Upon learning about this episode, pursuant to the Law School’s Anti-discrimination Policy, the Career Center staff immediately asked the student if they could approach the employer to investigate the incident. The student agreed, and Tia Barnes called the recruiting manager to say that this was a serious situation that needed to be promptly addressed.

The hiring partner called back within minutes, clearly upset at the behavior of his partner. Shortly thereafter he reported back that he raised the issue to the highest levels of the firm, that the firm was taking internal measures dealing with the individual involved, and that the offending lawyer will not be permitted to return to Duke to meet with students.

The offending lawyer admitted his use of the word in question and reportedly recognizes that it was wrong to do so. The firm also sent an official apology to the student through us, as the student wished to remain anonymous.

As part of its remediation efforts, a partner at the law firm has asked to come to Duke to meet with students to describe the incident, to apologize to the community publicly, and to explain the measures that the firm has taken. Breaking: Fulbright & Jaworski Partner Drops the N-Bomb During A Recruiting Interview! (check the comments for a very enlightening discussion)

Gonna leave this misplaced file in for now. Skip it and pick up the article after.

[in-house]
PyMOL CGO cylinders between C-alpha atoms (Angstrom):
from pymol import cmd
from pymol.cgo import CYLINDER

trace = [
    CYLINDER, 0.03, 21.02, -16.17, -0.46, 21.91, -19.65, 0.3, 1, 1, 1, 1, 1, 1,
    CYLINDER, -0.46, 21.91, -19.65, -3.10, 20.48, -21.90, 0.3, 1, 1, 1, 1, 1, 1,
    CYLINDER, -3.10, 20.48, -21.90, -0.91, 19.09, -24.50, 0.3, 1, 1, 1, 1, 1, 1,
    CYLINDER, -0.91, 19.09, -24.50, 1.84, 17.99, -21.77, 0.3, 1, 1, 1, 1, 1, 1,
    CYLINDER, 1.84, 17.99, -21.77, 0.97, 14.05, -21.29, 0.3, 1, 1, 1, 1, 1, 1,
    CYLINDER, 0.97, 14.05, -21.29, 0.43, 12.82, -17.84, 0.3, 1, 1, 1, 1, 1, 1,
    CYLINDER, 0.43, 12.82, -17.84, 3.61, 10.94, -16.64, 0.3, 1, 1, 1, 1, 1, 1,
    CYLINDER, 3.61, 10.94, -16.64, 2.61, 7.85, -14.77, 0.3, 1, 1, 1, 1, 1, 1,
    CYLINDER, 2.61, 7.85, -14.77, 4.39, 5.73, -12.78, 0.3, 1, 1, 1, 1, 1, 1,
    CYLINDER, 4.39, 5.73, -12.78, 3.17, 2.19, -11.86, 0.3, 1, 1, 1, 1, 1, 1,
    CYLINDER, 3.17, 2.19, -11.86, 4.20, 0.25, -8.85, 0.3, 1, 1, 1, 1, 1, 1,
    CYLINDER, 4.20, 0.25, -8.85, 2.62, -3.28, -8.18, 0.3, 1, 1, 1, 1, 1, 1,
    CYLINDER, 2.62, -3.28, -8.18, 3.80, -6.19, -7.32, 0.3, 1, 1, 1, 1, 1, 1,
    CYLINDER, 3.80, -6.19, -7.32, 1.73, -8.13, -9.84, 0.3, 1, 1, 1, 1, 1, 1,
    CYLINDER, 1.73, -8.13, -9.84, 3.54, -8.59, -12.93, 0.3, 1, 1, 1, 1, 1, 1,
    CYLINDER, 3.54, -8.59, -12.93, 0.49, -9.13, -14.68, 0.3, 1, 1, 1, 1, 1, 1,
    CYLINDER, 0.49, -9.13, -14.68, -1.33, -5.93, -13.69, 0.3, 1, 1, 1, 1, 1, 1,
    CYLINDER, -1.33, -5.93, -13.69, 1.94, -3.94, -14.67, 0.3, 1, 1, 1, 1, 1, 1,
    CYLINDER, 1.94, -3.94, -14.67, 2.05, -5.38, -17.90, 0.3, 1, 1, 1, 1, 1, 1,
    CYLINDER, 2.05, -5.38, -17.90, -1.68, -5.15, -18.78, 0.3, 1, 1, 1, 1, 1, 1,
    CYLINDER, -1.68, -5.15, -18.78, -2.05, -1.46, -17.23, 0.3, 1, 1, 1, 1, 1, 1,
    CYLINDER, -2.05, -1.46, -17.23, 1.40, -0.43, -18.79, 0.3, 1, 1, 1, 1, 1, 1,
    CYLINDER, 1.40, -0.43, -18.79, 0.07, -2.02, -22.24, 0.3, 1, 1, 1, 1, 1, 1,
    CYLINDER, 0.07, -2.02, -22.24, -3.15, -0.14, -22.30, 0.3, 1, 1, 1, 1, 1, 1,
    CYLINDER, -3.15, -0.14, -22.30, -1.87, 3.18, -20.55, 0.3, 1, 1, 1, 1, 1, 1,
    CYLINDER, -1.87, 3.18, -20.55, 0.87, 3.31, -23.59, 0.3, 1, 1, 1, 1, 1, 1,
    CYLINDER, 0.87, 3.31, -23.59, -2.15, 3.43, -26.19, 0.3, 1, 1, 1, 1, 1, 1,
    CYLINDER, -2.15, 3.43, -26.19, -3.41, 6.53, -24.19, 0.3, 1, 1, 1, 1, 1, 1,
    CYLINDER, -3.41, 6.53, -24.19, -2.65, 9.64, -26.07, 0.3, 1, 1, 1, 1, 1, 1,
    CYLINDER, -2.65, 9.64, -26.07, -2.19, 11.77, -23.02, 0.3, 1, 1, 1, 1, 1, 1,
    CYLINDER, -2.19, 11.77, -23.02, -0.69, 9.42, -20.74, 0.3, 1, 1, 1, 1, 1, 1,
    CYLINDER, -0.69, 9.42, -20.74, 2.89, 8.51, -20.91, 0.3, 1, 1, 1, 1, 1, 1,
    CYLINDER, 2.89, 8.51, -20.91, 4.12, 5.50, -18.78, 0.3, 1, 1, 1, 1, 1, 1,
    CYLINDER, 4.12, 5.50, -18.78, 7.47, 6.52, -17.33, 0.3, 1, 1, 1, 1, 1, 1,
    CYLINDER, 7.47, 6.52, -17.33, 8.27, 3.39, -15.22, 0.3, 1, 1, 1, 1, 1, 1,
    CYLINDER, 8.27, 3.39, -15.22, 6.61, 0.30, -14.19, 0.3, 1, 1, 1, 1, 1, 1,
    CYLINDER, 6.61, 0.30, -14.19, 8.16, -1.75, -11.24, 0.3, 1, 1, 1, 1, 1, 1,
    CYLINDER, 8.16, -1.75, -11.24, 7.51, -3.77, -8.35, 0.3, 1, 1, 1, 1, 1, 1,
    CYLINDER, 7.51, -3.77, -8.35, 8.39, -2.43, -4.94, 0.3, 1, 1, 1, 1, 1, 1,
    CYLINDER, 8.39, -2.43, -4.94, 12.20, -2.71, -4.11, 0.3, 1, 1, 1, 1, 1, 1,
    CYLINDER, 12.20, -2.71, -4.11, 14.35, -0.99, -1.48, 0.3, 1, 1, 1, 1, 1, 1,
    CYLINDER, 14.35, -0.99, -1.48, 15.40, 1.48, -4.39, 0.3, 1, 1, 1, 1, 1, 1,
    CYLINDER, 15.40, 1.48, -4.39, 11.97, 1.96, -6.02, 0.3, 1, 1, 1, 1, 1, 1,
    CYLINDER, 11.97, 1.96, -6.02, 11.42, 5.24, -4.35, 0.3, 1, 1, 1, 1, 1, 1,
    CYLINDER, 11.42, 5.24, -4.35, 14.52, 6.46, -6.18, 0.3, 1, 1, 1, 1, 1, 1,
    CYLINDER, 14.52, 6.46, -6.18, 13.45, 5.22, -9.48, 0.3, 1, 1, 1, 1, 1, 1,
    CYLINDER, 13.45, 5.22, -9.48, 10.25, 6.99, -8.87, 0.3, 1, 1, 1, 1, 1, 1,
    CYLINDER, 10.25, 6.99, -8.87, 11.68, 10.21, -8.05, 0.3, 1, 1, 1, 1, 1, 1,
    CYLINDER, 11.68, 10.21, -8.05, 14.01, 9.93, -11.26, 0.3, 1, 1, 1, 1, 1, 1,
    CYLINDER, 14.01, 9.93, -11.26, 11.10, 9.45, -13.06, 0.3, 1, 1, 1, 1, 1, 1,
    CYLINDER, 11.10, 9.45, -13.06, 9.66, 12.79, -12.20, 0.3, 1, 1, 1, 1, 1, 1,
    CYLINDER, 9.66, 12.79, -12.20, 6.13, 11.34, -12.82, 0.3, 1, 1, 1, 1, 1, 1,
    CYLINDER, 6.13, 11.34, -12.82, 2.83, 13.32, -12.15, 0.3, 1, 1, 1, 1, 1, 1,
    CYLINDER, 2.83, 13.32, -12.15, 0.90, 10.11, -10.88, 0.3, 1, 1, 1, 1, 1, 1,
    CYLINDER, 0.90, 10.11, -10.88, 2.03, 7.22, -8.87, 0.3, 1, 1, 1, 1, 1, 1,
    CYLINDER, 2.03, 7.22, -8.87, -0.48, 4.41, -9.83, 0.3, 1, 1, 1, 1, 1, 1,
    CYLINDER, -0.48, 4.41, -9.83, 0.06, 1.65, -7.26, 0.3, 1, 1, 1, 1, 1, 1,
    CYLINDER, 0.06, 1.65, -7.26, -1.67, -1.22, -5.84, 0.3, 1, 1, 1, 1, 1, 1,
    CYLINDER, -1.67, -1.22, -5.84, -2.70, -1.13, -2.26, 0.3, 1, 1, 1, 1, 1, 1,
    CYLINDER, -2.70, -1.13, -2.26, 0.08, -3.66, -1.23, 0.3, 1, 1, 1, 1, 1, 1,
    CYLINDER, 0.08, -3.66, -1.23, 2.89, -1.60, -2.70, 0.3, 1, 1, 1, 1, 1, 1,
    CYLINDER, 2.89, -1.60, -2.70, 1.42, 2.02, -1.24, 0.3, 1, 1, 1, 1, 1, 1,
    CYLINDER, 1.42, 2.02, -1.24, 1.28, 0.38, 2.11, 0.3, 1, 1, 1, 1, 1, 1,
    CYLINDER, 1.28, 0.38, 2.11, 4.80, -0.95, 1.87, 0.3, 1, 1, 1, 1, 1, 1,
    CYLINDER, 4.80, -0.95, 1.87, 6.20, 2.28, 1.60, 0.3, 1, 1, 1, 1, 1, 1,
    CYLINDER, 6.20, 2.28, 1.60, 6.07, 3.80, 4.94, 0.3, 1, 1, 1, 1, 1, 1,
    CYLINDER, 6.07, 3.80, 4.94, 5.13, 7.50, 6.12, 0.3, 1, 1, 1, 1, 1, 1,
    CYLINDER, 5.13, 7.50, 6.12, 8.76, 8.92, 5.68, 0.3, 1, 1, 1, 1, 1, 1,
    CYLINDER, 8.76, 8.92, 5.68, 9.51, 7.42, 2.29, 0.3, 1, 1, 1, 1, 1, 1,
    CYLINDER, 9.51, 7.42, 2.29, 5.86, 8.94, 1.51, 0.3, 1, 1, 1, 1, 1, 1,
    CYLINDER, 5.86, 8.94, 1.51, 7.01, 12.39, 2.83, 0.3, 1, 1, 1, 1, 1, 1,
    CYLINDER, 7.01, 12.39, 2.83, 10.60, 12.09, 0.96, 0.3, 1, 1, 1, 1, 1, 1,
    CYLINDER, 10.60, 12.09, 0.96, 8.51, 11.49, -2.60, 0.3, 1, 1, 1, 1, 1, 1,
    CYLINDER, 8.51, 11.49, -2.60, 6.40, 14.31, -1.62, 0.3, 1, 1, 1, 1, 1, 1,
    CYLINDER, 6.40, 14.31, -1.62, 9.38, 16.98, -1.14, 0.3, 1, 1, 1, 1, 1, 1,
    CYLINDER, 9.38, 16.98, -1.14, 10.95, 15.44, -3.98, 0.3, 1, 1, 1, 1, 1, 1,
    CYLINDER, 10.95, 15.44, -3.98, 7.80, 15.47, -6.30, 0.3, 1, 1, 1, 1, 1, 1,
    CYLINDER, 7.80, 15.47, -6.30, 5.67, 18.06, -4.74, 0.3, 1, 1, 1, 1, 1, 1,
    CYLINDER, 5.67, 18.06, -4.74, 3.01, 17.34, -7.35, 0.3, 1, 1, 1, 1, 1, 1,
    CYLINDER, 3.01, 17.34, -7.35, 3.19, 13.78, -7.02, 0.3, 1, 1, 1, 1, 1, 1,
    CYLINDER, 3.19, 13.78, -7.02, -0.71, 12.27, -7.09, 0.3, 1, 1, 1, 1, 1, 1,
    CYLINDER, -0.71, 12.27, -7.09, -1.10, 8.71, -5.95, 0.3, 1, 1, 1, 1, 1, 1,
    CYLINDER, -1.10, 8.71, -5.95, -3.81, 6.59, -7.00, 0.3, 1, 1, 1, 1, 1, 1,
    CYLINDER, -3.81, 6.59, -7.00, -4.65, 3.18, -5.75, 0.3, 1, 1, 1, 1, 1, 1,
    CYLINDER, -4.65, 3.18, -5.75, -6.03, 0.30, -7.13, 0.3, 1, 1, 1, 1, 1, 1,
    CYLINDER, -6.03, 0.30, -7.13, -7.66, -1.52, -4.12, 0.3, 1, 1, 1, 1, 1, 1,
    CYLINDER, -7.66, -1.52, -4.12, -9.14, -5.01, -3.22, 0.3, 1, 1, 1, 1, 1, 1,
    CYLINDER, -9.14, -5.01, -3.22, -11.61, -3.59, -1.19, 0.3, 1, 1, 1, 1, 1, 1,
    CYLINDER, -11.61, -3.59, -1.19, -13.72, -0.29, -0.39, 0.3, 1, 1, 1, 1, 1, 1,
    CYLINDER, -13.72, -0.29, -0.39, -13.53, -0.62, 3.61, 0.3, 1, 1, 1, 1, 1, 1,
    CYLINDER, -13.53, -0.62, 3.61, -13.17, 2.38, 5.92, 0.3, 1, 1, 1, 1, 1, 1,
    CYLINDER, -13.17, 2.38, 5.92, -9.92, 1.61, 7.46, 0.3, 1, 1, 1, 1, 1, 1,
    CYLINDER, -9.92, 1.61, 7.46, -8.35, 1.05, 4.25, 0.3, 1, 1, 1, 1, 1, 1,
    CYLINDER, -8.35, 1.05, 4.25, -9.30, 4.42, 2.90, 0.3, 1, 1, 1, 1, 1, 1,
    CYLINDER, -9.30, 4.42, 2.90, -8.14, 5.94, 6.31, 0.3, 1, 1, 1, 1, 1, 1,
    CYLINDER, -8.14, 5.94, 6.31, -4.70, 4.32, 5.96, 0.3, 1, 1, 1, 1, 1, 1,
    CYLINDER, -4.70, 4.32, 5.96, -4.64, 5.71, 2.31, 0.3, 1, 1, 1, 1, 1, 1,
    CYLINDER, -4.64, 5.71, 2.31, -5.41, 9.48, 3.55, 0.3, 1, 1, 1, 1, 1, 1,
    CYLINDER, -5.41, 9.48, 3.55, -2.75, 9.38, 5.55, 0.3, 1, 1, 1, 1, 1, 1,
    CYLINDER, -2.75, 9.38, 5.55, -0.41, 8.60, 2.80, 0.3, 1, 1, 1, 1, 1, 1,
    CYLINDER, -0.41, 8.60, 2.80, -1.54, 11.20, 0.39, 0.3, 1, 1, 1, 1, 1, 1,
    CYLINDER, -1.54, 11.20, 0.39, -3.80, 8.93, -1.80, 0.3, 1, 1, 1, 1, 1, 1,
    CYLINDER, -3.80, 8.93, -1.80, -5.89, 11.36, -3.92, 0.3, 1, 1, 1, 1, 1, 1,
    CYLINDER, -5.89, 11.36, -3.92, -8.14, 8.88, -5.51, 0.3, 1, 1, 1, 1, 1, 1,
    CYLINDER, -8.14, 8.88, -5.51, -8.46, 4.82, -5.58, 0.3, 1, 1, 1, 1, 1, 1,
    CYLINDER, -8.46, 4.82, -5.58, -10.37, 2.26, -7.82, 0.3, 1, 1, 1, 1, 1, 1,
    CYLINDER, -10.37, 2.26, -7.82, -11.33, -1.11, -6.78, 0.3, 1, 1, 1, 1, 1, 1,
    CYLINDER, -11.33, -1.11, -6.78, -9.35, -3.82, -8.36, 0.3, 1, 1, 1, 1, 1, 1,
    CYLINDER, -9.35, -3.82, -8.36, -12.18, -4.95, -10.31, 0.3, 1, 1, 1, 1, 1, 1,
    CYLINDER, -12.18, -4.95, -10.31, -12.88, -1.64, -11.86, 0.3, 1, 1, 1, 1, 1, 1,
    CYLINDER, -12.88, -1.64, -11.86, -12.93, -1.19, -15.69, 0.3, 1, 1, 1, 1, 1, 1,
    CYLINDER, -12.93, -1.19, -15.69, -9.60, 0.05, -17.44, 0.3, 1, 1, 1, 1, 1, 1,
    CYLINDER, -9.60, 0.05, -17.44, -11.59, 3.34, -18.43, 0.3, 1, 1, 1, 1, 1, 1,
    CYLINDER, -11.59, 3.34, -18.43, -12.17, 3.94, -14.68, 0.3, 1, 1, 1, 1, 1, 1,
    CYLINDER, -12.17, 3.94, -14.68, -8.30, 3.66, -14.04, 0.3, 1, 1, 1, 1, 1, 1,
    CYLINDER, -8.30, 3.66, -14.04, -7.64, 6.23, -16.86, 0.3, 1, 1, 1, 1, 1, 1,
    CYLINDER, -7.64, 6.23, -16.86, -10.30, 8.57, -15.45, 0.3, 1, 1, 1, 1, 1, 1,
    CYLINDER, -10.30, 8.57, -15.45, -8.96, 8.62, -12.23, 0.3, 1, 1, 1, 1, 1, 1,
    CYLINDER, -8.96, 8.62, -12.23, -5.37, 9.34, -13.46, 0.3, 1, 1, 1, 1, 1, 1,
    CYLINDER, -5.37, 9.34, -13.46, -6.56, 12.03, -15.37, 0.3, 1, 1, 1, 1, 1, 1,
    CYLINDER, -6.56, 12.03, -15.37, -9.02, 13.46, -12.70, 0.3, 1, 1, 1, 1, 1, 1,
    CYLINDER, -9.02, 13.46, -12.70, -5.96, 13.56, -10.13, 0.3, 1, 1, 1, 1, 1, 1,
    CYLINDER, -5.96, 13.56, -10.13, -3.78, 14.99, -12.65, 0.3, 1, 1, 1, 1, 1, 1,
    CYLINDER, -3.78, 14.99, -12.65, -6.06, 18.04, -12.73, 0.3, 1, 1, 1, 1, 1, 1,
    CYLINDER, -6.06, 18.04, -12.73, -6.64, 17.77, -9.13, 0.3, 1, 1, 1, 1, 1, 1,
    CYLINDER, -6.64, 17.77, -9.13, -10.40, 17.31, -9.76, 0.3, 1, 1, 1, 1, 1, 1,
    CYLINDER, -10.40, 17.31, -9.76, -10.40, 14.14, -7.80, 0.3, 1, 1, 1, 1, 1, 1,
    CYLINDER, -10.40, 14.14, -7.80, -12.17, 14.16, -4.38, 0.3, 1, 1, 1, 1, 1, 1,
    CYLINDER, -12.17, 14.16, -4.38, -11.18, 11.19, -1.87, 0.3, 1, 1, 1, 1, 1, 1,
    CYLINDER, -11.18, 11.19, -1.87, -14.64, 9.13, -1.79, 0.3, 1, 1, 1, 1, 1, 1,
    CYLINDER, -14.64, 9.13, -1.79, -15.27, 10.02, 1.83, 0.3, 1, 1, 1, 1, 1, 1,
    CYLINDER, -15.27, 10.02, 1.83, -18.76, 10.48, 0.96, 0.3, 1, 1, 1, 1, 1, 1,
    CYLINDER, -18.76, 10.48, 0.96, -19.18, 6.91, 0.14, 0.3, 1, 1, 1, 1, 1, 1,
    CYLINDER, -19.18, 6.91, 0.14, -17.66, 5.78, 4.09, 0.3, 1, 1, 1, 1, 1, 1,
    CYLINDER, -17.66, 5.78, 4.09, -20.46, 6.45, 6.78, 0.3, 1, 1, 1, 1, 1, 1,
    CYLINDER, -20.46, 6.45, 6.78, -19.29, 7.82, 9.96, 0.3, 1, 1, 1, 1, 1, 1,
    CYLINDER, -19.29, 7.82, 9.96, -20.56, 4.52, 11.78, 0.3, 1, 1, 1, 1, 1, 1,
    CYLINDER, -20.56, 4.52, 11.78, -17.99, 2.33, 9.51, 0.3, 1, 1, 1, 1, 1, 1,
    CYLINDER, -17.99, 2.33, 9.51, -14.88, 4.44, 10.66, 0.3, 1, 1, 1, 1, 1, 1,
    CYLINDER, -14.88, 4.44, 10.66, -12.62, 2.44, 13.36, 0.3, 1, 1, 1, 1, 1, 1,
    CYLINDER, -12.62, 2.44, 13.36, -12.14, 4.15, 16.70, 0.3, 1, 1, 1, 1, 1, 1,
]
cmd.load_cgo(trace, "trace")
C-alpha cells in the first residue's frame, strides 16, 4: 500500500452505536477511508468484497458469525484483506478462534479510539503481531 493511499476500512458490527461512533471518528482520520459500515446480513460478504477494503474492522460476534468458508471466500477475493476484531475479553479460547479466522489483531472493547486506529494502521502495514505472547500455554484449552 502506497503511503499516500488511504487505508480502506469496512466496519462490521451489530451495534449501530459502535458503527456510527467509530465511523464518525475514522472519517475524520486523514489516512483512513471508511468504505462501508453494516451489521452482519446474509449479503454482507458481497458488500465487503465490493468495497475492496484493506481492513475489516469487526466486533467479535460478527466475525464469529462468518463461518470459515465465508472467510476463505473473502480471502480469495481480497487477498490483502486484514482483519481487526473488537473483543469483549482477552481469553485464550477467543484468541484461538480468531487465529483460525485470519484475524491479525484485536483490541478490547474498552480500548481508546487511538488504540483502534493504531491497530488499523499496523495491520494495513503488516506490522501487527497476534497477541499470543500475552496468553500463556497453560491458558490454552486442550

This is an excellent opportunity for a little mental exercise I think. Take a moment, whip out your legal pad and list in order of social horrificness the things that the F&J Partner could have done or said that would gotten him into more hot water. Confine your brainstorm to things which are not illegal. Ready? Go!


So how you doing yet? Got much? Me neither. Aside from denying the holocaust, professing allegiance to Al-Qaeda, or revealing that his middle name is Osama-Hussein there’s not much he could have done to earn more moral approbation than to drop the ‘n-bomb.’ Now there’s more to be learned of the context in which the admitted n-bomb dropping took place, but since when has that mattered once the internet gets its dander up?

More on this later…

I just noticed Fulbright is flashing its NAACP-Houston’s President’s award on its home page now. I got to wonder if that was there yesterday. What do you say google cache? Ouch, yesterday it was a little different.